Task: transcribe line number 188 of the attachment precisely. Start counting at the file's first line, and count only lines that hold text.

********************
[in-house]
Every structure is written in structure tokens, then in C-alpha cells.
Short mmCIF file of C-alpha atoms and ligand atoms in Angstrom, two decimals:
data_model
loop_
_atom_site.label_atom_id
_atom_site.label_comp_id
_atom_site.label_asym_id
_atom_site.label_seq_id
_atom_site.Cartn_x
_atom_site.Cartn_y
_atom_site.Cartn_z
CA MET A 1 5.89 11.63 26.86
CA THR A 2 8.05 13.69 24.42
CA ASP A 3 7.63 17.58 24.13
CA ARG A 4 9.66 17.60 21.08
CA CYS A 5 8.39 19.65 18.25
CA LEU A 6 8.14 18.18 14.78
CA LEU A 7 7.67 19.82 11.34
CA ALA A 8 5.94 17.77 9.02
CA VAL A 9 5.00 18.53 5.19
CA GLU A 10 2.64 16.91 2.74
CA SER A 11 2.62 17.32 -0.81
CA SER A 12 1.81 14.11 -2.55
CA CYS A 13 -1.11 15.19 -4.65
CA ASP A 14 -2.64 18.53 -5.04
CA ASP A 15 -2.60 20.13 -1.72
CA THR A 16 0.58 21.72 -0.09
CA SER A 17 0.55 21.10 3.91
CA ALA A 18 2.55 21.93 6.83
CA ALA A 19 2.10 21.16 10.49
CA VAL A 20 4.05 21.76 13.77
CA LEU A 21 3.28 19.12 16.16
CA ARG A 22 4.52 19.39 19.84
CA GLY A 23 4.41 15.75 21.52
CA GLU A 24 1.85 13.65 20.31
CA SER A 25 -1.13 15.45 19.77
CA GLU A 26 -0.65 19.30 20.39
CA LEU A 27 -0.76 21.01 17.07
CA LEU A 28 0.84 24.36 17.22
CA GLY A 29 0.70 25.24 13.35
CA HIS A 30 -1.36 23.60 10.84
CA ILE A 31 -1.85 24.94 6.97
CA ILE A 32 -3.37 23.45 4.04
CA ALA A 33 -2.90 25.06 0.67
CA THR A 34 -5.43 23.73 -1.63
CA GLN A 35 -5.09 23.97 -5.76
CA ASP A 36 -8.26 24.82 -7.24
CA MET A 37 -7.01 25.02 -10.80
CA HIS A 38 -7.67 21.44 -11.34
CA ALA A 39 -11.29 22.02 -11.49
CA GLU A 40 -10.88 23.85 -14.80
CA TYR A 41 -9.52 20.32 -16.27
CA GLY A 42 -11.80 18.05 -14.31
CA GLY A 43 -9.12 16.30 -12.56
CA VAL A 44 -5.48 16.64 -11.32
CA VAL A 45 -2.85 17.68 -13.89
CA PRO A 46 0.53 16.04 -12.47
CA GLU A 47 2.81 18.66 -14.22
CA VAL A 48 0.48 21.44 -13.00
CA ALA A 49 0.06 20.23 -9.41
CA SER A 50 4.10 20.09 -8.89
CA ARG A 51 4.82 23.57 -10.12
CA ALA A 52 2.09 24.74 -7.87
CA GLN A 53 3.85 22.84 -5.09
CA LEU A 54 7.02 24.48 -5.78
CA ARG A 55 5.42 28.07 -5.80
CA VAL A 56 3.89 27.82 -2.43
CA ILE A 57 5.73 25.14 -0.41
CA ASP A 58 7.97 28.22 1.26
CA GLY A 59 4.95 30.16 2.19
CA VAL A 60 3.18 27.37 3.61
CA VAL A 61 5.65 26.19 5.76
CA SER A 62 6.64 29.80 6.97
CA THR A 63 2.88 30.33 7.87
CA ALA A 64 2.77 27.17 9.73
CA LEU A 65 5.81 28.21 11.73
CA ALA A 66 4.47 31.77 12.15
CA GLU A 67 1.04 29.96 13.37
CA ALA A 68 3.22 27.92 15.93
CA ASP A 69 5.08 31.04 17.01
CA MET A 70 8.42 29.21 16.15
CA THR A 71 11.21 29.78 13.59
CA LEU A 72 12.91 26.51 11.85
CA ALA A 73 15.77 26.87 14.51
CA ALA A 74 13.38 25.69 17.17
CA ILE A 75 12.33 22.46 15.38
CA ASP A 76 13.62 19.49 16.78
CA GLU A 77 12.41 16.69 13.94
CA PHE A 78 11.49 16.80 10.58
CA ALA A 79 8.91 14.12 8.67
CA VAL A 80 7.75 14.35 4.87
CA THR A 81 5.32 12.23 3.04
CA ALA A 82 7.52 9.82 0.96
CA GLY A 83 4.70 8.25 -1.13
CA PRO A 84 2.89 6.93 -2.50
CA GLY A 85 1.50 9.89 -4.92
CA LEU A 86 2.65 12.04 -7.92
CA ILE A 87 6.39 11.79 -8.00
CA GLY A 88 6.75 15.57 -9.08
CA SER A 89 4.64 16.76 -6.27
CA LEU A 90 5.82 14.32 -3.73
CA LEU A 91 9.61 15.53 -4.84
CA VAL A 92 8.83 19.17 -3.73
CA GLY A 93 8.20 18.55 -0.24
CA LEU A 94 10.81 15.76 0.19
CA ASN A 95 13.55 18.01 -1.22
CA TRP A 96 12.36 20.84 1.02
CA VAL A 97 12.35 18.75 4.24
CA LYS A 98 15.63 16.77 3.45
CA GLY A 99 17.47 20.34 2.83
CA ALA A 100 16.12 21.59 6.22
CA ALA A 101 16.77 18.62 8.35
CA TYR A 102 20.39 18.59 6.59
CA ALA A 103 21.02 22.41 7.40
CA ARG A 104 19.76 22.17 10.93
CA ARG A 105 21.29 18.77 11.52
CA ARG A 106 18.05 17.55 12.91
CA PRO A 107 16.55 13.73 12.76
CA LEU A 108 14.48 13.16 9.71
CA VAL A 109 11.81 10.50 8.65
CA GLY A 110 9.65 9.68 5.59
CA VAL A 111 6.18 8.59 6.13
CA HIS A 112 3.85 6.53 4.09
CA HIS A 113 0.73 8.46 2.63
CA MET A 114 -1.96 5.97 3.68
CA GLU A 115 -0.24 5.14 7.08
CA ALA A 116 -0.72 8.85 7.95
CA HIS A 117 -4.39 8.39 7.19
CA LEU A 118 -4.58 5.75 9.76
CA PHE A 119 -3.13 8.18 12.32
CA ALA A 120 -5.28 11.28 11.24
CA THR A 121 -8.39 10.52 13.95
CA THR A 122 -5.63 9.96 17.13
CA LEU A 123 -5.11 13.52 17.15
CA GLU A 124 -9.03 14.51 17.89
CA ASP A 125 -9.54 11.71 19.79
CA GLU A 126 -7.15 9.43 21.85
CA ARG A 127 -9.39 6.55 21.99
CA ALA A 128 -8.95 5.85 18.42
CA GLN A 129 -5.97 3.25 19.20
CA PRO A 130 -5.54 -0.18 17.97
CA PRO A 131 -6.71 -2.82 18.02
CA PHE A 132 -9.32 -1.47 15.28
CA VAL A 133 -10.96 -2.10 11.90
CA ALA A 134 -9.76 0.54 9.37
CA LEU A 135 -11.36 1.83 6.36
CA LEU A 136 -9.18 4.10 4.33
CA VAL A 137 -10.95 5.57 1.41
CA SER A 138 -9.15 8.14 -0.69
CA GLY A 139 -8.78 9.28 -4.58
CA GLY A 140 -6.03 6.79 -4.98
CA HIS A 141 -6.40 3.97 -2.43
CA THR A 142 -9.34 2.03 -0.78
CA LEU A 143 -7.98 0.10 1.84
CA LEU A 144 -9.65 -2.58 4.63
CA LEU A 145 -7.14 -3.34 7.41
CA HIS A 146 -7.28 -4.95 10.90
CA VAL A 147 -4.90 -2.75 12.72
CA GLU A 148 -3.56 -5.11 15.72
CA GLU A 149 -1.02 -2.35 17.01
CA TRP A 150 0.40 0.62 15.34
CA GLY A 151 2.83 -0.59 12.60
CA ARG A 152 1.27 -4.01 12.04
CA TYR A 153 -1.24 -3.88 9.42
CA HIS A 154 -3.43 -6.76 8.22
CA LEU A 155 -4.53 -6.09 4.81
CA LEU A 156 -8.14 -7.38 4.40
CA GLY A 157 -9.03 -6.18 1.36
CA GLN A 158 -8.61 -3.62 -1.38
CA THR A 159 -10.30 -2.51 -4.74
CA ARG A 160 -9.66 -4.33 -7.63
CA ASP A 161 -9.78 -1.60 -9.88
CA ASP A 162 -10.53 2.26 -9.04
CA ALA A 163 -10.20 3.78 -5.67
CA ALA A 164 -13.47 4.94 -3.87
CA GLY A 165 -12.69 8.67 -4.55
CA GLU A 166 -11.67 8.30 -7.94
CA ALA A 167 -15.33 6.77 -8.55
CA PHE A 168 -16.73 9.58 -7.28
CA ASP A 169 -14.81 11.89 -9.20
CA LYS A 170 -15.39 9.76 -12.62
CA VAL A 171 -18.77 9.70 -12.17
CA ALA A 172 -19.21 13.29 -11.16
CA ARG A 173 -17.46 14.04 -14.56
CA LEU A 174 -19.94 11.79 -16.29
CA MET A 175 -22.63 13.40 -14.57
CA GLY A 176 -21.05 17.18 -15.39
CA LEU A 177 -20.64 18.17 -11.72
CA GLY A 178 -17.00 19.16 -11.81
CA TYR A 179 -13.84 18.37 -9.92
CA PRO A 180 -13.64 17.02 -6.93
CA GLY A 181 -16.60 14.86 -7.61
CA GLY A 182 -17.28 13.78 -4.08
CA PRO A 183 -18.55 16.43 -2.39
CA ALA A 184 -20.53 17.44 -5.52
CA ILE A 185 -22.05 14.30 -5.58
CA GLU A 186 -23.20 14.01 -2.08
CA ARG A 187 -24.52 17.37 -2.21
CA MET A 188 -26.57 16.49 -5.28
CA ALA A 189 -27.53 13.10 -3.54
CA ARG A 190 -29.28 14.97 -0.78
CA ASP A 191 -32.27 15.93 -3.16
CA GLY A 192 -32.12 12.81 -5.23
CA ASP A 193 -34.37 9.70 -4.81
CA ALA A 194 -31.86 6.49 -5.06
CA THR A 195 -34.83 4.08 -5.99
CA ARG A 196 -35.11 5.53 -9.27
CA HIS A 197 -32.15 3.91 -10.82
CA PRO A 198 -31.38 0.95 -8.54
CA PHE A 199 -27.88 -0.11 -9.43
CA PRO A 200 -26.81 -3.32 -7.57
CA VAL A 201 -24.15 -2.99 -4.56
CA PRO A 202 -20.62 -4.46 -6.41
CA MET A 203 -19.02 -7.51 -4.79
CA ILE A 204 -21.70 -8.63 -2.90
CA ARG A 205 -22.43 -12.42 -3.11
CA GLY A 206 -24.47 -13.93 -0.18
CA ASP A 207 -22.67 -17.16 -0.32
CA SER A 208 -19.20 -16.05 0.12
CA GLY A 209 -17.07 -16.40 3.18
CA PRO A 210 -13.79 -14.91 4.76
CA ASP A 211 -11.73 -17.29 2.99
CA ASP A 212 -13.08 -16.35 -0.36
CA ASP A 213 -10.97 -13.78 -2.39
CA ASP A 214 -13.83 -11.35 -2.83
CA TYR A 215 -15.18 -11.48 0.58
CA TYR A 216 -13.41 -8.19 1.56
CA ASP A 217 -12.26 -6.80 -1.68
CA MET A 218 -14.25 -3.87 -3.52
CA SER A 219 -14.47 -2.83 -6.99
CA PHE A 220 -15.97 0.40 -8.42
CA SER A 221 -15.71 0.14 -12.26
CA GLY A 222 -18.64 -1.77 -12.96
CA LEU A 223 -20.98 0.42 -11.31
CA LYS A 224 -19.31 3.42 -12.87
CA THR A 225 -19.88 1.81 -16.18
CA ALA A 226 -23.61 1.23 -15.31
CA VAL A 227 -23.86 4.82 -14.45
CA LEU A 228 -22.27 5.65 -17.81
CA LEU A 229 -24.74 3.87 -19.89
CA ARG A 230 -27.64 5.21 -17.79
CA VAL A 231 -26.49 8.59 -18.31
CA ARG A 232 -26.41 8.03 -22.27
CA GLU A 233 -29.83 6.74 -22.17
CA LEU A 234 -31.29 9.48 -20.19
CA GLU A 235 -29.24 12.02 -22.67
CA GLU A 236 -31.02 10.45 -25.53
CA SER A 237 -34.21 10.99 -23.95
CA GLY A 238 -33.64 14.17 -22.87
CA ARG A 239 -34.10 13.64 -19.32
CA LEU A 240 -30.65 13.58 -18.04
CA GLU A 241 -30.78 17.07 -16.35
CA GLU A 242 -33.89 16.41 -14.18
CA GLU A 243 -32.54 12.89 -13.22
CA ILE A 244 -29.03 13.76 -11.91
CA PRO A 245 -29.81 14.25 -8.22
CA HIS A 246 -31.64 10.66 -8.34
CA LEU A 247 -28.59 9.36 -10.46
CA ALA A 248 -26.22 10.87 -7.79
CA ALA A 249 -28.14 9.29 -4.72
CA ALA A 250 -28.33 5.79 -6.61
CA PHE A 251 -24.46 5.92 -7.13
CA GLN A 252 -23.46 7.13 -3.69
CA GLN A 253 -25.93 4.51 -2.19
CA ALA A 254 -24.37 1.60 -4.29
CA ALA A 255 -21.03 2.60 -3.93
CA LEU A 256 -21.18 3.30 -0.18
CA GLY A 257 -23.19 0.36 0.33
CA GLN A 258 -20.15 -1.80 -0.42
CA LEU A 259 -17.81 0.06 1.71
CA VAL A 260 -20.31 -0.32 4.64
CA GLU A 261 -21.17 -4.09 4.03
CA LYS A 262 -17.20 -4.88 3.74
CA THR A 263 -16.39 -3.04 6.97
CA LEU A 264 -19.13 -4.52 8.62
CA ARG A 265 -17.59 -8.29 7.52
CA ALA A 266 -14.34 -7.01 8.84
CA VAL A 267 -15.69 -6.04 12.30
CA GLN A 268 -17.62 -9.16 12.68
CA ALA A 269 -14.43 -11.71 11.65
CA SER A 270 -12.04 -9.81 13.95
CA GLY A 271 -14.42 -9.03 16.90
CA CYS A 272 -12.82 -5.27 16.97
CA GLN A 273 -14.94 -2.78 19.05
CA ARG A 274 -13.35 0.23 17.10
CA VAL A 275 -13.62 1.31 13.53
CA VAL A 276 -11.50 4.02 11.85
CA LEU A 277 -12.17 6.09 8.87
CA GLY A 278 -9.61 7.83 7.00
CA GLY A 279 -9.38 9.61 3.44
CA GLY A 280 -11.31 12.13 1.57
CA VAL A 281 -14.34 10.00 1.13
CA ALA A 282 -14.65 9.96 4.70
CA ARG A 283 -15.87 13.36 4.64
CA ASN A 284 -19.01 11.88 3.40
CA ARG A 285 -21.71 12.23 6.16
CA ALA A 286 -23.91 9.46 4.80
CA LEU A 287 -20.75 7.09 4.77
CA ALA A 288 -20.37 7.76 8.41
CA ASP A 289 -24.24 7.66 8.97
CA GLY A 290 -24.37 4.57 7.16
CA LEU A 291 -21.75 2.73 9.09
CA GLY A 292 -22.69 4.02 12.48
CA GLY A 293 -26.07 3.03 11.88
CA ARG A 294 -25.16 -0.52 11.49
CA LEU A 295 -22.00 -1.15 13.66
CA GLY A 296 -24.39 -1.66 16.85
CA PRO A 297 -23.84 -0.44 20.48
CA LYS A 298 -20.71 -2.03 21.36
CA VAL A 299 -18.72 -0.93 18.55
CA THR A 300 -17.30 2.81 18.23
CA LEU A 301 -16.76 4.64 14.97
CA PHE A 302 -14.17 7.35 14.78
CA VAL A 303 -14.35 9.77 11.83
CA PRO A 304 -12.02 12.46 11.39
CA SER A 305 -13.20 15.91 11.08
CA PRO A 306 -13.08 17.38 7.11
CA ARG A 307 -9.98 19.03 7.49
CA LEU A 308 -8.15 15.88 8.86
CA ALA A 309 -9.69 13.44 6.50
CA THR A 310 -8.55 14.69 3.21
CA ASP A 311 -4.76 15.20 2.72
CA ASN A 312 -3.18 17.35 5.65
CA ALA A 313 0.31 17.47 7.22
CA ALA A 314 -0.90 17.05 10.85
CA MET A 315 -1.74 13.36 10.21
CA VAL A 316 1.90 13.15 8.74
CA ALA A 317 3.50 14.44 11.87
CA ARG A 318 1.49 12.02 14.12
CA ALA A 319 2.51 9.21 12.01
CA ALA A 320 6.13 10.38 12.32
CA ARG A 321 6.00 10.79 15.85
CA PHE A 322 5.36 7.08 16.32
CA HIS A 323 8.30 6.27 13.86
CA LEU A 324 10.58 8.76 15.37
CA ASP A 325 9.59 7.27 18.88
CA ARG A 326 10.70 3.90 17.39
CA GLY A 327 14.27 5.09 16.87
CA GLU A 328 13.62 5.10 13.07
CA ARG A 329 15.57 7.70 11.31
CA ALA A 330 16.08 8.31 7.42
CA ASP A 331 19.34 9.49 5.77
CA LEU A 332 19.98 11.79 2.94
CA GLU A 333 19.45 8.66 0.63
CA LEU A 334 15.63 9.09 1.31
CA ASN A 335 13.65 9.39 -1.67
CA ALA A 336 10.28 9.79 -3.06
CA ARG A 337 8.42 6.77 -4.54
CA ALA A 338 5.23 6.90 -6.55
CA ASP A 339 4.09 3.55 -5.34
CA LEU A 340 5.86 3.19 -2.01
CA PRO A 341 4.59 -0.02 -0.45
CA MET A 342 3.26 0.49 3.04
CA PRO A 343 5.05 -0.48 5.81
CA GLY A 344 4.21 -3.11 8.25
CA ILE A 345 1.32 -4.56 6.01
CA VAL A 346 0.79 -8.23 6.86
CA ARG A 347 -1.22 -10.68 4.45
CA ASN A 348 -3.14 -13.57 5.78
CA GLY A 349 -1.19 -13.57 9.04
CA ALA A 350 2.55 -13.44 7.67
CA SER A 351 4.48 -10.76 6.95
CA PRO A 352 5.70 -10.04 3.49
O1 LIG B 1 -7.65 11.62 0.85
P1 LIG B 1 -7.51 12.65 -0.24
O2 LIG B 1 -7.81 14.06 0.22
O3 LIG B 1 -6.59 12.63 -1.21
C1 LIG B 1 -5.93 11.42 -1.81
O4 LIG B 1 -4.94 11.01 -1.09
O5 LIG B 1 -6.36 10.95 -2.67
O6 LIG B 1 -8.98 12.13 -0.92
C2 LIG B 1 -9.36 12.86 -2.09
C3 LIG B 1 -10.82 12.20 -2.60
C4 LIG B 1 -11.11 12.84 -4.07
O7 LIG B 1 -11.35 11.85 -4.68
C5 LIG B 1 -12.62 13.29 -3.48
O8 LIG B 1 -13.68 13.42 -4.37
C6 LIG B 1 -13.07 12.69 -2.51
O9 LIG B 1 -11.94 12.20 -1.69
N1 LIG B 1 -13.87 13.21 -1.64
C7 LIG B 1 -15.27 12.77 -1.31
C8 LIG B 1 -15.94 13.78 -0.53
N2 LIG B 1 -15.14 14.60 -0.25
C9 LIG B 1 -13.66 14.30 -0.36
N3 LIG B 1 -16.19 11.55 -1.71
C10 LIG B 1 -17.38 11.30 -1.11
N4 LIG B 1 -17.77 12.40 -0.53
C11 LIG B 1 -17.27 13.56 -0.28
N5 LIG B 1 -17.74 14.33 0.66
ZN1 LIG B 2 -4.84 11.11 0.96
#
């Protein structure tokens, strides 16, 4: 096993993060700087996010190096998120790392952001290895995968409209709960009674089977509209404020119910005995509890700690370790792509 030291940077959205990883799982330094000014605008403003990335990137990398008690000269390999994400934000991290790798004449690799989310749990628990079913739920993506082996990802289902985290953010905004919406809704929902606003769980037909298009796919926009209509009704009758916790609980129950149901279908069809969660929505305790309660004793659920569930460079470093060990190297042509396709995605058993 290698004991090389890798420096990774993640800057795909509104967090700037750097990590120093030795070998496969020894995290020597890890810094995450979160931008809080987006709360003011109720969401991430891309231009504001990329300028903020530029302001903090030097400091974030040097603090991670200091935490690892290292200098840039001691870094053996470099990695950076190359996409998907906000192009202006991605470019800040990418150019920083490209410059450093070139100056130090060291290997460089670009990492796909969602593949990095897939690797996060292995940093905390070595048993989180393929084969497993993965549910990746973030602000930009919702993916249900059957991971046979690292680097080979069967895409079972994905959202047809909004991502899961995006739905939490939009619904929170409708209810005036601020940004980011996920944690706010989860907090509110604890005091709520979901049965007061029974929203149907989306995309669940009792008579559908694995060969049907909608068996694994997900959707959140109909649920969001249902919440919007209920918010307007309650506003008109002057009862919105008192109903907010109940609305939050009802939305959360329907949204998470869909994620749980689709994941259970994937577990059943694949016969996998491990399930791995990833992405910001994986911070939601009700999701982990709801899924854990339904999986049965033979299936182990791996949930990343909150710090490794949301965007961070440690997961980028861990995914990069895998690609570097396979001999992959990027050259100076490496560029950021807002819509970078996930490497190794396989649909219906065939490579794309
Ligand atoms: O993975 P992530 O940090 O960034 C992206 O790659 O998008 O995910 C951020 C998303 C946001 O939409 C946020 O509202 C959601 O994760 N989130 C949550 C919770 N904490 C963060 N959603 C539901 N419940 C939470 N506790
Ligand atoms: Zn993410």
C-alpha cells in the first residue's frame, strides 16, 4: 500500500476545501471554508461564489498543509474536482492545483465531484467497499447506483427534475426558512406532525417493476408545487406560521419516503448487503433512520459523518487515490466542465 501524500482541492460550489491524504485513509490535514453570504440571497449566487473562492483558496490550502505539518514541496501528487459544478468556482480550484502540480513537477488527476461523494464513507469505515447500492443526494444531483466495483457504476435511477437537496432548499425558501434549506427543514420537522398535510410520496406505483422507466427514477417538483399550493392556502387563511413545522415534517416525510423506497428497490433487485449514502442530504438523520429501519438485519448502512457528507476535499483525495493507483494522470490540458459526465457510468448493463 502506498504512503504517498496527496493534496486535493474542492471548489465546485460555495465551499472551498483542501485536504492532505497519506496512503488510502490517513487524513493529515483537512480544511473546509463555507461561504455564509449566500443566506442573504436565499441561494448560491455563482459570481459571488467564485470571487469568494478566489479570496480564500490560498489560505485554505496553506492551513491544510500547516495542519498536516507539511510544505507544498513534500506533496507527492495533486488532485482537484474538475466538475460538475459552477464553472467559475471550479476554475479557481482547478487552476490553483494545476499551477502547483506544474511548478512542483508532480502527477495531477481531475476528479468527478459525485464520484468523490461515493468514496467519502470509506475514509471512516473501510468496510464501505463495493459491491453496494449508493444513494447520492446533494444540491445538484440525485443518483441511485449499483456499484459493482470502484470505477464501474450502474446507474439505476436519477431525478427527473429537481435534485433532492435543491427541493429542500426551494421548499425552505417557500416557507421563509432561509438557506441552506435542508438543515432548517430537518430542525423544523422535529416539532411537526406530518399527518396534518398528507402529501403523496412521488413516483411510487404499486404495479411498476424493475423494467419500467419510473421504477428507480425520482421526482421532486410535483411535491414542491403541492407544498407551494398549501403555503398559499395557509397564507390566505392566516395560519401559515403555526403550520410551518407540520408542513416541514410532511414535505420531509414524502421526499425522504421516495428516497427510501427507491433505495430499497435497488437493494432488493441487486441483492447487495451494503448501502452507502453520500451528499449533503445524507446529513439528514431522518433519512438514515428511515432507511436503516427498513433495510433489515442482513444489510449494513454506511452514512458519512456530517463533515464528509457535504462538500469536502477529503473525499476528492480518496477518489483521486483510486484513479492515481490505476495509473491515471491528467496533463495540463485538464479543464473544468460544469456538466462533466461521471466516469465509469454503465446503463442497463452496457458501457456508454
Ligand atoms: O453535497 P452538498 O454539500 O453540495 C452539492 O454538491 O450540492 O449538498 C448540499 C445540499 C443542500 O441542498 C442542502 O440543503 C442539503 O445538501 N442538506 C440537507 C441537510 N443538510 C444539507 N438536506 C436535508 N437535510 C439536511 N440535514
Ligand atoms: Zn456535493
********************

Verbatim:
CA GLY A 176 -21.05 17.18 -15.39